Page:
4. Assign the policy initiative with Azure landing zone tooling, native tooling, or third-party tooling.
Inputs - service level
  • Completed service assessment (Excel)
Outputs - service level
  • Custom policy initiative

5. Implement guardrails using Azure landing zone or native tools

The following sections describe the process of identifying, mapping, and implementing regulatory compliance-related controls as part of Azure landing zone deployment. Deployment covers policies that are aligned with Microsoft cloud security benchmark for platform-level security controls.


As part of the Azure landing zone accelerators (Portal, Bicep & Terraform), we assign the Microsoft cloud security benchmark policy initiative to Intermediate Root Management Group by default.

You can learn about policies assigned as part of an Azure landing zone Accelerator deployment.

Implementation policy guidance

Depending on your control objectives, you might need to create custom policy definitions, policy initiative definitions and policy assignments.

Refer to the following guidance for each accelerator implementation option.

Azure landing zone accelerator portal

When using the Azure landing zone portal-based experience:

Azure Resource Manager with AzOps

When using the Resource Manager templates with the AzOps Accelerator, refer to the deployment article to learn how to operate the Azure platform using infrastructure as code.

Terraform module

When using the Azure landing zones Terraform module, refer to the repository wiki for guidance on how to manage additional policy definitions and assignments.


When using the Azure landing zones Bicep implementation, learn how to create your own policy definitions and assignments.

Implement custom policies when not using an Azure landing zones implementation

Azure portal

When using the Azure portal, refer to the following articles.

Azure Resource Manager templates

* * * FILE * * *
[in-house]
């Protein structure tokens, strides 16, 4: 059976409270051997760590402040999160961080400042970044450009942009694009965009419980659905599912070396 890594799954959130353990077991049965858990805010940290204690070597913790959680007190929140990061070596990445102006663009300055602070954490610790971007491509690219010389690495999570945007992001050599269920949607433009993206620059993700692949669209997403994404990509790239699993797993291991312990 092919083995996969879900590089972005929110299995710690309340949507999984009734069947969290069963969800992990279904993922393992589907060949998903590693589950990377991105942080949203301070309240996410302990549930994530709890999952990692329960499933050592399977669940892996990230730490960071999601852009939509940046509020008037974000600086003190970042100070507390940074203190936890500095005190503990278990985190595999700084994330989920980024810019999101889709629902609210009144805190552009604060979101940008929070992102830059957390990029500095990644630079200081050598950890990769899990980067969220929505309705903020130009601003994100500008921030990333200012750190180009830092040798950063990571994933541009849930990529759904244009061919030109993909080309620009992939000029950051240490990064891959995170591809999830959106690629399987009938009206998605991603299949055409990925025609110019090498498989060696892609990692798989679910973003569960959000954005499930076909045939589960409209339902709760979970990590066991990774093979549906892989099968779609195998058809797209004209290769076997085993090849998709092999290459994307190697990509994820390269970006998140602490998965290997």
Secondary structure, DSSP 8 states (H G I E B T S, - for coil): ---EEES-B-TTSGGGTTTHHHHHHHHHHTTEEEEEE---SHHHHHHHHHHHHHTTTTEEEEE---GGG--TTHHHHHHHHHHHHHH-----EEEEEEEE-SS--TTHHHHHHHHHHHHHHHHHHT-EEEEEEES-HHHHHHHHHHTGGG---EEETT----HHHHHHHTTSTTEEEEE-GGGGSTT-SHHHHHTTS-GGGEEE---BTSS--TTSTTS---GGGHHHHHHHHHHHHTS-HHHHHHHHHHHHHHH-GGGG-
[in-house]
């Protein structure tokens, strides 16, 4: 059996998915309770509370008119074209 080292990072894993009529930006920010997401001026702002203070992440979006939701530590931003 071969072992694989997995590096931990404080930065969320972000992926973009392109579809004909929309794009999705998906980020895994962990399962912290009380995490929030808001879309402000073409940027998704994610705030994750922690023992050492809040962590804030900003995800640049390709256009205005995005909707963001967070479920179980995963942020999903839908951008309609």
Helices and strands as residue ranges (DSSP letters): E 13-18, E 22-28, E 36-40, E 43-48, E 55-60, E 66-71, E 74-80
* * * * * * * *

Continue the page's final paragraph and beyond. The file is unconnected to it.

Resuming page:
When using the Resource Manager templates, refer to the following articles.


When using Terraform, refer to the following articles.


When using the Bicep templates, refer to the following articles.

Guidance for using Microsoft Defender for Cloud

Microsoft Defender for Cloud continually compares the configuration of your resources with requirements in industry standards, regulations, and benchmarks. The regulatory compliance dashboard provides insight into your compliance posture. Learn more about improving your regulatory compliance.

Frequently asked questions

We're using a framework not mapped to Microsoft cloud security benchmark, how can I still onboard our control objectives?

We provide Microsoft cloud security benchmark mappings to many of the most in-demand industry frameworks. However, for the controls that are currently not covered, a manual mapping exercise is needed. In these instances, refer to our steps for performing a manual control mapping.

[Example] We need to meet Canada Federal Protected B (PBMM) compliance, and Microsoft cloud security benchmark doesn't yet have a mapping to PBMM. To bridge this mapping, you can find a shared framework mapping such as NIST SP 800-53 R4 that's available and mapped to both PBMM and MCSB v2. Using this common framework, you can understand what recommendations and guidance you must follow in Azure to meet your desired framework.

Our control objectives aren’t covered by the Microsoft cloud security benchmark controls, how can I unblock them from onboarding?

Microsoft cloud security benchmark is focused on Azure technical controls. Objective areas surrounding non-technical items such as training, or for items that aren't direct technical security, such as data center security, are omitted by design. These items can be marked as Microsoft responsibility, and evidence of compliance can be provided from Microsoft cloud security benchmark content or Microsoft audit reports. If you find that the objective truly is a technical control, then create a mitigating control in-addition to the base for tracking, and send a request to to address the missing controls in future releases.


Service Trust Portal

Cloud Security Alliance

Datacenter Security Overview

Financial Services Overview

Financial Institution Risk Assessment Overview

Service Level Agreement